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Economy

In Search Of Unity On Latin America Trade

With the region still divided into different trading blocs, Chile is leading efforts to bring Latin American nations together for a joint policy to expand global trade.

The world within reach in Punta Arenas in southern Chile
The world within reach in Punta Arenas in southern Chile
Laura Villahermosa

SANTIAGO Since becoming Chile's president a second time and since her first meeting with the heads of state for the Pacific Alliance — Chile, Colombia, Mexico and Peru — Michelle Bachelet has insisted on the importance of moving closer to a separate, but parallel, Latin American trade alliance known as the Mercosur bloc.

But in Lima, there is skepticism about growing closer to this subregional bloc that includes Argentina, Brazil, Paraguay, Uruguay and Venezuela. César Peñaranda, executive head of the Peruvian business development institute known as IED, believes that "annexing" Brazil and Argentina into the Pacific Alliance would dilute it and hinder its progress.

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Russia

When Mom Believes Putin: A Russian Family Torn Apart Over Ukraine Invasion

Sisters Rante and Satu Vodich fled Russia because they could no longer bear to live under Putin — but their mother believes state propaganda about the war. Her daughters are building a new life for themselves in Georgia.

A mother and her daughter on a barricade in Kyiv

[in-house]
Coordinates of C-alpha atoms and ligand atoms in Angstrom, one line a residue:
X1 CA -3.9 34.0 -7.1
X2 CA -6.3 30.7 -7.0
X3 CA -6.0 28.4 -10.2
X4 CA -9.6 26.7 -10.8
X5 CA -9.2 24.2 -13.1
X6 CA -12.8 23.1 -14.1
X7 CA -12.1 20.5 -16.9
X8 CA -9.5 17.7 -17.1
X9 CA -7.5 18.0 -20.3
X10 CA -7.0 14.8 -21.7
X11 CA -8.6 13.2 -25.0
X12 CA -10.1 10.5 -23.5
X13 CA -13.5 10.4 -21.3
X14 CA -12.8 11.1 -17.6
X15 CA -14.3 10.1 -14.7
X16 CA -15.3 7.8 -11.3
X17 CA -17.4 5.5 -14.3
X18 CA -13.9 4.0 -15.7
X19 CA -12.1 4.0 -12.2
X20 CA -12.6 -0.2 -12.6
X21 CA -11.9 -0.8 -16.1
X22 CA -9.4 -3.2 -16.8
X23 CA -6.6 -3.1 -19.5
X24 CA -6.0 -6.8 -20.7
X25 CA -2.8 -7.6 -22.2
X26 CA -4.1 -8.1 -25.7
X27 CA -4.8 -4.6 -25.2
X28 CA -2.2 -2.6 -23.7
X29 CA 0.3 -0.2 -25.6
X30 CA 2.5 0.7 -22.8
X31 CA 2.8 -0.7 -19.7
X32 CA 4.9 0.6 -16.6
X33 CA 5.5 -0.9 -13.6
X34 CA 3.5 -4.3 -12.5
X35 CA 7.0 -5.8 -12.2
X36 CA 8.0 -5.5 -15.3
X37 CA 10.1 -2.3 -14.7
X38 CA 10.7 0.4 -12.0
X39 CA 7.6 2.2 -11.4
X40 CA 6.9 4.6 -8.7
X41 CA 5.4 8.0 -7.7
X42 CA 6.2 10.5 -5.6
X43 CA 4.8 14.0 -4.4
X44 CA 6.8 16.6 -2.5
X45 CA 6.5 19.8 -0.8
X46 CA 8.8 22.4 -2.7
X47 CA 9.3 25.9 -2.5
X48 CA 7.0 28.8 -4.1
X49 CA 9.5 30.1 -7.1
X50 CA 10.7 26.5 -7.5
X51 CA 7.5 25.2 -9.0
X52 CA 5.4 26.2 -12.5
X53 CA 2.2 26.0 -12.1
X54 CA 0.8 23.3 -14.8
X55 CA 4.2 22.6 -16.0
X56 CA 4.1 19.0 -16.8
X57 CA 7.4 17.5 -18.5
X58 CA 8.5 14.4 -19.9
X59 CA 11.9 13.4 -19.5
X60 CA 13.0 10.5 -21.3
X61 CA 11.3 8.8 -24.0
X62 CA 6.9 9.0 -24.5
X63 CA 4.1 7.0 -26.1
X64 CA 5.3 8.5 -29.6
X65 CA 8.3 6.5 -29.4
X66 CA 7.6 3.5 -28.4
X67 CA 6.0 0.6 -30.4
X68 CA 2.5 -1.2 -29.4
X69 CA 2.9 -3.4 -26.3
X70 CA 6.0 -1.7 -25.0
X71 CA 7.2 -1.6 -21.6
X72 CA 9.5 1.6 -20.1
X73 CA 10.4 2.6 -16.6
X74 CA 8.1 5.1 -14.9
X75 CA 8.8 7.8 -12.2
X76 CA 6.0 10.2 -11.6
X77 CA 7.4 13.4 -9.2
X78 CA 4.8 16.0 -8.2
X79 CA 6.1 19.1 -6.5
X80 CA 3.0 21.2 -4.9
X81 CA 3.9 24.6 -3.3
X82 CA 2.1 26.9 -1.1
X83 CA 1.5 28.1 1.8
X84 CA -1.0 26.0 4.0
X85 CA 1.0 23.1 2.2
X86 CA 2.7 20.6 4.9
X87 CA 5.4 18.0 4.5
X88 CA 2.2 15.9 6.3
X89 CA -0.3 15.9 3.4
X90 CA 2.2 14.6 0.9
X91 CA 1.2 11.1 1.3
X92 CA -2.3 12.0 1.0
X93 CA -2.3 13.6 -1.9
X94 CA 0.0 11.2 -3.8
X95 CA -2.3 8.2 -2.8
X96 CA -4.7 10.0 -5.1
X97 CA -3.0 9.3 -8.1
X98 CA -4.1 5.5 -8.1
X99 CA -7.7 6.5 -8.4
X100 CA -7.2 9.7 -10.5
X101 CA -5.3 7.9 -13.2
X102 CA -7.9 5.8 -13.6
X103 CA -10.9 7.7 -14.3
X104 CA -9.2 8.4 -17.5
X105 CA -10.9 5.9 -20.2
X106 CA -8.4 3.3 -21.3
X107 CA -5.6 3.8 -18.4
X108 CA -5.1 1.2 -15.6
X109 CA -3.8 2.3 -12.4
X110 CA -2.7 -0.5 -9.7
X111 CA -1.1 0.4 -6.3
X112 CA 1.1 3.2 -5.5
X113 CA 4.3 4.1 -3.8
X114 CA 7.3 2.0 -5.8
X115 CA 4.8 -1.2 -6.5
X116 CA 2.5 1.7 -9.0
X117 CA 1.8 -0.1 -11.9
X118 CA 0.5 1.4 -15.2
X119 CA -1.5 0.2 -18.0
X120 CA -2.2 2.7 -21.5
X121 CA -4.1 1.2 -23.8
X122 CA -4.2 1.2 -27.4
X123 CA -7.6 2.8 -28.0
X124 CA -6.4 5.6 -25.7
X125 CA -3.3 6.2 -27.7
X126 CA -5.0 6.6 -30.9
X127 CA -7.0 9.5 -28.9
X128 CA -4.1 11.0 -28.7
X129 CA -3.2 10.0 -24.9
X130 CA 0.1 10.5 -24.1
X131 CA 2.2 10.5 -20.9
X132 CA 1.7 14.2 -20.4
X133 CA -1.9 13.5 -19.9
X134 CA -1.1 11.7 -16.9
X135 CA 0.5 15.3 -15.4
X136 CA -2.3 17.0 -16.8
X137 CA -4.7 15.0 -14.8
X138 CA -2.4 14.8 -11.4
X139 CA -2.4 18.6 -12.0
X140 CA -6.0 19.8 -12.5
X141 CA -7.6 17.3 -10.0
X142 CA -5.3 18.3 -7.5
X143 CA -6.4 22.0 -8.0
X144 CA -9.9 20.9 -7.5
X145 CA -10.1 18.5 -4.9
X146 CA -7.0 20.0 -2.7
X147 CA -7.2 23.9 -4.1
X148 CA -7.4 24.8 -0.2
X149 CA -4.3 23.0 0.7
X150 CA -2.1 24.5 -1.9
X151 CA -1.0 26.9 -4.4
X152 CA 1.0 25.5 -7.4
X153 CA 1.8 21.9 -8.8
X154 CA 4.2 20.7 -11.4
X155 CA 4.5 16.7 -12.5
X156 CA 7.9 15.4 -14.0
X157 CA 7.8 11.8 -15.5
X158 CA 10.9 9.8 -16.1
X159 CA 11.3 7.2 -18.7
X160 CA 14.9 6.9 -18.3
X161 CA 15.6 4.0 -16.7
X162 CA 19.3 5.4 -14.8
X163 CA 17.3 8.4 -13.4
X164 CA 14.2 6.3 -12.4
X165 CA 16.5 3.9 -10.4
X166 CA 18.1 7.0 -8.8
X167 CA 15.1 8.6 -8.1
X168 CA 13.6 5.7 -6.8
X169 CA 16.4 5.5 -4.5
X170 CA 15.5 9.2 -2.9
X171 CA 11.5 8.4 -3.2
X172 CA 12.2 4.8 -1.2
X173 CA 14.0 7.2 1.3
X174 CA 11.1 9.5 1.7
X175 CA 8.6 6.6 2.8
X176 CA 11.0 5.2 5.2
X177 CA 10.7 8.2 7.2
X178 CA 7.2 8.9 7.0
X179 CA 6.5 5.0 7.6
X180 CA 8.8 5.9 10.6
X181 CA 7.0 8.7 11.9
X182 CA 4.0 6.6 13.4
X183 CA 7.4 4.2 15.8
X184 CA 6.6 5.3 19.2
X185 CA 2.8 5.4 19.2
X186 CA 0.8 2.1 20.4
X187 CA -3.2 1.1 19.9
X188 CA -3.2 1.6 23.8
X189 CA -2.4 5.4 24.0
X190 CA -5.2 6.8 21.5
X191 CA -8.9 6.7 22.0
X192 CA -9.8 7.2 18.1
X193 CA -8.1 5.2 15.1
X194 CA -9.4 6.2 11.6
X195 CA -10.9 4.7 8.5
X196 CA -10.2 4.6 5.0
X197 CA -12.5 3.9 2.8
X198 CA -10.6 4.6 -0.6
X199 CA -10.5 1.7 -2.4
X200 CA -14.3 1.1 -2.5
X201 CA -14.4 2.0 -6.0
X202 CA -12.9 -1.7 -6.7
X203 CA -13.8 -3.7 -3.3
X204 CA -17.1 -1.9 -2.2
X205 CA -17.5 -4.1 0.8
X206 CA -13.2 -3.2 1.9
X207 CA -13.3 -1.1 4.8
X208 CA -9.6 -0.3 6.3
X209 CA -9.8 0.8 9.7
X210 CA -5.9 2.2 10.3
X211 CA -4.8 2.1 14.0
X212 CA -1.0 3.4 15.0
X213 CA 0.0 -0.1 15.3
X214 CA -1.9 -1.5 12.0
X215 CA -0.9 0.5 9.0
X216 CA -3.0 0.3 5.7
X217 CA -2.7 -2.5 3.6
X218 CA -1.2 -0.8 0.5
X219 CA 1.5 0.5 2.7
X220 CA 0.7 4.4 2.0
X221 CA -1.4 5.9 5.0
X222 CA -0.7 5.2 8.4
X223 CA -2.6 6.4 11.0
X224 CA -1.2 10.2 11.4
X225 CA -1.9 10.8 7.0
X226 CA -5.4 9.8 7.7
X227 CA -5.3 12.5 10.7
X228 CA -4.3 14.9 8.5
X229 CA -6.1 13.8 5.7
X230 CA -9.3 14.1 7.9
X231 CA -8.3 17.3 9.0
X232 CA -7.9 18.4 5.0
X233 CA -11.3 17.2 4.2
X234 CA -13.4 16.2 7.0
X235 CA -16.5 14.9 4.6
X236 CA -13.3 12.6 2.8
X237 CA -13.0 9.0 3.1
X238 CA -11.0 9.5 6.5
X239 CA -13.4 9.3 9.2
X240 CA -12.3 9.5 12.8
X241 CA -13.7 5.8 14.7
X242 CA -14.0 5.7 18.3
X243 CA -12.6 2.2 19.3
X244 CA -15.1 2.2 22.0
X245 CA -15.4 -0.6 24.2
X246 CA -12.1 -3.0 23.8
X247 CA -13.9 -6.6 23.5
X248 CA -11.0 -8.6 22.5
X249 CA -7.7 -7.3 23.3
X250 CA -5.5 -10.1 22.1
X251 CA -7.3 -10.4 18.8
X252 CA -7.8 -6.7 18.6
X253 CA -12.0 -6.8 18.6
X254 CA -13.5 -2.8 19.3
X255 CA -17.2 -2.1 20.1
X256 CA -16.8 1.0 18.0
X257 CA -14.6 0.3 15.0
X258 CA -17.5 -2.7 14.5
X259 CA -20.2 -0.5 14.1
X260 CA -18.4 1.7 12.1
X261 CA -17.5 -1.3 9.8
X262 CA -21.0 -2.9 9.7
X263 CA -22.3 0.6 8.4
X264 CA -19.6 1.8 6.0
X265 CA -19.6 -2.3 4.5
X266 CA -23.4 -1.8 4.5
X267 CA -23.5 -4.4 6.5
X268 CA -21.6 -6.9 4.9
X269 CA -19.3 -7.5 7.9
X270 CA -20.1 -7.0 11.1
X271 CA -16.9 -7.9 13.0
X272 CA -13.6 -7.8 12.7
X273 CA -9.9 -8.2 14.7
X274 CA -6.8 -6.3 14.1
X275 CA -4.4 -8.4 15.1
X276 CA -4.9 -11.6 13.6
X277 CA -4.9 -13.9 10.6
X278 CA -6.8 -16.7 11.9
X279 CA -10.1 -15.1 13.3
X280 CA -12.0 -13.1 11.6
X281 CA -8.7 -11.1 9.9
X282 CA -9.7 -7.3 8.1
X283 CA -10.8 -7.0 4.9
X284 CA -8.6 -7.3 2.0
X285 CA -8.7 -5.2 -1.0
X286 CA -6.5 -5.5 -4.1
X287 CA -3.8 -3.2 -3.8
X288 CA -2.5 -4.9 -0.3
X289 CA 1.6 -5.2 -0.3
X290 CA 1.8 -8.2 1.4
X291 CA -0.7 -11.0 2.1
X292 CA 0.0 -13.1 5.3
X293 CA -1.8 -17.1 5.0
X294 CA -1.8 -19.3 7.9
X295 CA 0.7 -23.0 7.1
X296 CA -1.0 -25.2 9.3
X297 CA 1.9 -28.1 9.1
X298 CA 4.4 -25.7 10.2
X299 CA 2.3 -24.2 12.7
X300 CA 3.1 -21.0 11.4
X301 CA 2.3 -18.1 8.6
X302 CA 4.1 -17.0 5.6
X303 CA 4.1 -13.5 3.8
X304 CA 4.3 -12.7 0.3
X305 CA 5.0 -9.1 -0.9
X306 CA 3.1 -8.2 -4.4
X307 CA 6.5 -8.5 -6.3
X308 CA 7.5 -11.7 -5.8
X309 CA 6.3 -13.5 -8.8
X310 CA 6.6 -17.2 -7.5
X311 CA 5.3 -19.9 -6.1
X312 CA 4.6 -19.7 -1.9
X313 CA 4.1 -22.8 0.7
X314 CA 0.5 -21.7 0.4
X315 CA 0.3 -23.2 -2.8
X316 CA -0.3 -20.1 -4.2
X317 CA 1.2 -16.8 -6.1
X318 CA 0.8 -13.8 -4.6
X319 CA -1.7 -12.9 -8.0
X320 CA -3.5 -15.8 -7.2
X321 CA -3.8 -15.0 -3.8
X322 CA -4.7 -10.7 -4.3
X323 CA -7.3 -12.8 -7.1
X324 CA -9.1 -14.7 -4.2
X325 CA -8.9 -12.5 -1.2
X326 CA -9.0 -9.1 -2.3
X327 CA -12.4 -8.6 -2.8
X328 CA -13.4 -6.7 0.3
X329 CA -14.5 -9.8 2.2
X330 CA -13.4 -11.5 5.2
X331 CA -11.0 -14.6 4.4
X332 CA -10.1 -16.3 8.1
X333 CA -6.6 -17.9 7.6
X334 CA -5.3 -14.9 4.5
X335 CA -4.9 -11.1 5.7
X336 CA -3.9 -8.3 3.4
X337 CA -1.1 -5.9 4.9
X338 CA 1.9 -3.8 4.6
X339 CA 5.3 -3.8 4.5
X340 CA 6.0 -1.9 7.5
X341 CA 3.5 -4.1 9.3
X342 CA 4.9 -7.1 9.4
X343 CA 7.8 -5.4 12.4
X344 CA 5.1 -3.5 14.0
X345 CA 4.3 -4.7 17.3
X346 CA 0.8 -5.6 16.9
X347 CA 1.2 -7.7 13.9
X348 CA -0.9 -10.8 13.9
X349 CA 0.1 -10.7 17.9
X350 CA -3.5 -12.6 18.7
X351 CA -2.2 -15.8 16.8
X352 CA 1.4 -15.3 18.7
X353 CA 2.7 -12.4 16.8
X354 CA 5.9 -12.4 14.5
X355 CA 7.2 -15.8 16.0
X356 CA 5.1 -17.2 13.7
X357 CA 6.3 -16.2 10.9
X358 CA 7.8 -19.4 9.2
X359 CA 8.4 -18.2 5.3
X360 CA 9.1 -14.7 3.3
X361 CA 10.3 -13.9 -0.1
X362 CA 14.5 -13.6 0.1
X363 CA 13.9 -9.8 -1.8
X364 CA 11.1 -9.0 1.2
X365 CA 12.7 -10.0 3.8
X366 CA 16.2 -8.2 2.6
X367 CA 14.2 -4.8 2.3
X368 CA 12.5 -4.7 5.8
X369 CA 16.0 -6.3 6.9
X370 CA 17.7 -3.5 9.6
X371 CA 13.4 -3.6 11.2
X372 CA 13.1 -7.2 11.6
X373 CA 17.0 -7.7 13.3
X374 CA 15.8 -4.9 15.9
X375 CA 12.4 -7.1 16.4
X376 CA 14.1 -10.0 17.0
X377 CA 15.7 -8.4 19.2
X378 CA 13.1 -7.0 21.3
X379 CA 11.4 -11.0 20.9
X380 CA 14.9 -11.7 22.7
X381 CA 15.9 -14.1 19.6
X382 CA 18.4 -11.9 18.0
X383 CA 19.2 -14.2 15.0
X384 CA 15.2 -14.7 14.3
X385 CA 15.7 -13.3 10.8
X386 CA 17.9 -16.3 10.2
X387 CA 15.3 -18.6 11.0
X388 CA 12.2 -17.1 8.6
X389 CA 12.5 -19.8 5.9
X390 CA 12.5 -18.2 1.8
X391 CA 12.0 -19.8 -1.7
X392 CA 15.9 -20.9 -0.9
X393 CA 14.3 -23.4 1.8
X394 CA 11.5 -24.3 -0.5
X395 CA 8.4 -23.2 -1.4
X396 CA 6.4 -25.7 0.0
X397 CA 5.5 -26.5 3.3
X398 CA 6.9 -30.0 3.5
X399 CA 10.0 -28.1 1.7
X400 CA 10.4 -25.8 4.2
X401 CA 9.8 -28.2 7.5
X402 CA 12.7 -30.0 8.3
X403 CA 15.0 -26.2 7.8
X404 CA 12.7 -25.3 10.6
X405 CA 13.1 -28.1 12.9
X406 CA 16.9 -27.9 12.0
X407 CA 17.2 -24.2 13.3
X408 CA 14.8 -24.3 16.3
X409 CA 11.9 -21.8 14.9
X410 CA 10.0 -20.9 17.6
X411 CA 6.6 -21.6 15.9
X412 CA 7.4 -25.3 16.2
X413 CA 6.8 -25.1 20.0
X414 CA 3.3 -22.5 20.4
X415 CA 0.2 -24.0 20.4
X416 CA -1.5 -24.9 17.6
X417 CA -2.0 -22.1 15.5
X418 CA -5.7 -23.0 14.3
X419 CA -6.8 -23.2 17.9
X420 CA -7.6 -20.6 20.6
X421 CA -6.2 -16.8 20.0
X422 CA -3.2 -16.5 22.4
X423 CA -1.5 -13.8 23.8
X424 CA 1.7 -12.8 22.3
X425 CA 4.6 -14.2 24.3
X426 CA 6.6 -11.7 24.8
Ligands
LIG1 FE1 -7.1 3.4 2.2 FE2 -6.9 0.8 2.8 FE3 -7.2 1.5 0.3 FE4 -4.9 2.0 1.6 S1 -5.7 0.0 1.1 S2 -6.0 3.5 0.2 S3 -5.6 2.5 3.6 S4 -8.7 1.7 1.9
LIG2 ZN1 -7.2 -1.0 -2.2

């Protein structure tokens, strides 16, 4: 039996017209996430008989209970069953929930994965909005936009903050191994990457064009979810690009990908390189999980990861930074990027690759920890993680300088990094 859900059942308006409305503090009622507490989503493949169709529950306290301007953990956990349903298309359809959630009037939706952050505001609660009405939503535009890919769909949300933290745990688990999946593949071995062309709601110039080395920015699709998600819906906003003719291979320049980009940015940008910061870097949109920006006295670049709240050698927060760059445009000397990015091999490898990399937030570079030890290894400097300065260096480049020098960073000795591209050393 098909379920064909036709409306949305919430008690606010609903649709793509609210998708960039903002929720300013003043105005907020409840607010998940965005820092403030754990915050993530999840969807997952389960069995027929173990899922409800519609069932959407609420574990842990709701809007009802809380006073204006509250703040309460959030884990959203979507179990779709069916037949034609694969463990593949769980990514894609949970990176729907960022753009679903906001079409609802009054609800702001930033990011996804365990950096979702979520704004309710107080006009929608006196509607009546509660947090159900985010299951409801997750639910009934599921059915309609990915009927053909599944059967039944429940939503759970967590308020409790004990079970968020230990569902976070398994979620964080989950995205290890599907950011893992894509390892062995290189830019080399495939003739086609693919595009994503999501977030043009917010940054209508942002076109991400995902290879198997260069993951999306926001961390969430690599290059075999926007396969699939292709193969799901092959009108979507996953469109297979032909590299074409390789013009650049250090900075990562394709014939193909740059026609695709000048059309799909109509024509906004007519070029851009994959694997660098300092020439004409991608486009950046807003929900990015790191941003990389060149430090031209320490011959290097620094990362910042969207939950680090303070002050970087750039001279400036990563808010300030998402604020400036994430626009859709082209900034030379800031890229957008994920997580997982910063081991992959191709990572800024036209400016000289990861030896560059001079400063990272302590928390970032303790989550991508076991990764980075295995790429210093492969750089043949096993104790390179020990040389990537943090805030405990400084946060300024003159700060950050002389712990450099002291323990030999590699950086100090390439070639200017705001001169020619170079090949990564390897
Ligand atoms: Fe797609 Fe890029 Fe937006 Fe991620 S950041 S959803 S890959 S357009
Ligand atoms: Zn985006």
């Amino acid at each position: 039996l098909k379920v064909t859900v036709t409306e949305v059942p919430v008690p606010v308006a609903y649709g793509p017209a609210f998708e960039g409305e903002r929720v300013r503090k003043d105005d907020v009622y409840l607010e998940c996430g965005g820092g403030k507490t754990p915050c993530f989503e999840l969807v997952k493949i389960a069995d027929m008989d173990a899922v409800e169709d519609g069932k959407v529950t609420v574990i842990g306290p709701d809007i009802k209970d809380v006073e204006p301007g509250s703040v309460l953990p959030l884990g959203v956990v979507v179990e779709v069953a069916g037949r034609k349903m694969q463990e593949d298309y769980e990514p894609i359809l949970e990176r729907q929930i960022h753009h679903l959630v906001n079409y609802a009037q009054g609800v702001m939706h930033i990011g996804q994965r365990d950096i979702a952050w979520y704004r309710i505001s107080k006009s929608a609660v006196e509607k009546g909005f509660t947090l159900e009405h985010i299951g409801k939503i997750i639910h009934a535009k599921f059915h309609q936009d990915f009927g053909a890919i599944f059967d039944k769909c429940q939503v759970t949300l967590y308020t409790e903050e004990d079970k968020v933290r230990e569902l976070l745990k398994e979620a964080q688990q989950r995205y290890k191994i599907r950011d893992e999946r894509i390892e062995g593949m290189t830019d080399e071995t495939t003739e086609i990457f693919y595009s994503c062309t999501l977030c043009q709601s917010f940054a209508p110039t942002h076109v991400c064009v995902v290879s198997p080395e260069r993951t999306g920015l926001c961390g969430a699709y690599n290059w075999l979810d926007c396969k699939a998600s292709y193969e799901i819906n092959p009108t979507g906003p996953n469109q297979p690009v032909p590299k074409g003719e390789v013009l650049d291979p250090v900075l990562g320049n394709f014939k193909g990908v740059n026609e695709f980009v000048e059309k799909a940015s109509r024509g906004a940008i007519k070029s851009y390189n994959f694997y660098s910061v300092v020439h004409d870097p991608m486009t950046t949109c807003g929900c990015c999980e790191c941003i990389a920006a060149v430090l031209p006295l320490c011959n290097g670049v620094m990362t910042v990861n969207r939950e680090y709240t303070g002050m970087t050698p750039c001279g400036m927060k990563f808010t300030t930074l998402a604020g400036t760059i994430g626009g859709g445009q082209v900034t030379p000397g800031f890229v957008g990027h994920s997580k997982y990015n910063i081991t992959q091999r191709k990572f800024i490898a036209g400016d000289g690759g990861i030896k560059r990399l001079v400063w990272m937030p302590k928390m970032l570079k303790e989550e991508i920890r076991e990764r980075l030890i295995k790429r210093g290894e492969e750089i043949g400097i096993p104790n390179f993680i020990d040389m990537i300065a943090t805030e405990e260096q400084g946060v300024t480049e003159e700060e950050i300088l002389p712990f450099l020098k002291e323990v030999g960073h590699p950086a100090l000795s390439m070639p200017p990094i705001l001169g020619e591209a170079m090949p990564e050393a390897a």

Steffi Unsleber

TBILISI — On a gloomy afternoon in May, Rante Vodich gets the keys to her new home. A week earlier, the 27-year-old found this wooden shed in Tbilisi, with a corrugated iron roof and ramshackle bathroom. The shed next door houses an old bed covered in dust. Vodich refers to the place as a “studio” and pays $300 per month in rent. She says finding the studio is the best thing that’s happened to her since she came to Georgia. It is her hope for the future.

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Her younger sister Satu Vodich is around 400 kilometers further west, in the city of Batumi on Georgia’s Black Sea coast, surrounded by Russian tourists, Ukrainian flags, skyscrapers with sea views and the run-down homes of local residents.

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Central to the tragic absurdity of this war is the question of language. Vladimir Putin has repeated that protecting ethnic Russians and the Russian-speaking populations of Ukraine was a driving motivation for his invasion.

Yet one month on, a quick look at the map shows that many of the worst-hit cities are those where Russian is the predominant language: Kharkiv, Odesa, Kherson.

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